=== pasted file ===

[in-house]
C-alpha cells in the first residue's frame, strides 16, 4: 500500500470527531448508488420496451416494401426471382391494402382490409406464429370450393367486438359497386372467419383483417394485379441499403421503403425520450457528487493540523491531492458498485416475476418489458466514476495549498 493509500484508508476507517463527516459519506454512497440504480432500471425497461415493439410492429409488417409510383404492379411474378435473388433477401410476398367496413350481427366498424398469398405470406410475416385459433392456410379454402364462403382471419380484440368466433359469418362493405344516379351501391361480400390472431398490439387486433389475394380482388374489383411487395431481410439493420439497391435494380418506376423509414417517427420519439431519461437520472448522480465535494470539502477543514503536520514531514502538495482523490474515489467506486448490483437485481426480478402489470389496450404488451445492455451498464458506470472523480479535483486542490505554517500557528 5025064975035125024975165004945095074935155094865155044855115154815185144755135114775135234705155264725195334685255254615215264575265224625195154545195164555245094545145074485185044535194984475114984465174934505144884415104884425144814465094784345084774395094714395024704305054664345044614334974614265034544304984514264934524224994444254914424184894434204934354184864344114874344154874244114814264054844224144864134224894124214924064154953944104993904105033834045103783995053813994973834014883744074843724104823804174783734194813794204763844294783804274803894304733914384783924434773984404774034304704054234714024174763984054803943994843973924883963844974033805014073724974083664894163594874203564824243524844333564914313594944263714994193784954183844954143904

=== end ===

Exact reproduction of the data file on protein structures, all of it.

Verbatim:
[in-house]
C-alpha cells in the first residue's frame, strides 16, 4: 500500500470527531448508488420496451416494401426471382391494402382490409406464429370450393367486438359497386372467419383483417394485379441499403421503403425520450457528487493540523491531492458498485416475476418489458466514476495549498 493509500484508508476507517463527516459519506454512497440504480432500471425497461415493439410492429409488417409510383404492379411474378435473388433477401410476398367496413350481427366498424398469398405470406410475416385459433392456410379454402364462403382471419380484440368466433359469418362493405344516379351501391361480400390472431398490439387486433389475394380482388374489383411487395431481410439493420439497391435494380418506376423509414417517427420519439431519461437520472448522480465535494470539502477543514503536520514531514502538495482523490474515489467506486448490483437485481426480478402489470389496450404488451445492455451498464458506470472523480479535483486542490505554517500557528 5025064975035125024975165004945095074935155094865155044855115154815185144755135114775135234705155264725195334685255254615215264575265224625195154545195164555245094545145074485185044535194984475114984465174934505144884415104884425144814465094784345084774395094714395024704305054664345044614334974614265034544304984514264934524224994444254914424184894434204934354184864344114874344154874244114814264054844224144864134224894124214924064154953944104993904105033834045103783995053813994973834014883744074843724104823804174783734194813794204763844294783804274803894304733914384783924434773984404774034304704054234714024174763984054803943994843973924883963844974033805014073724974083664894163594874203564824243524844333564914313594944263714994193784954183844954143904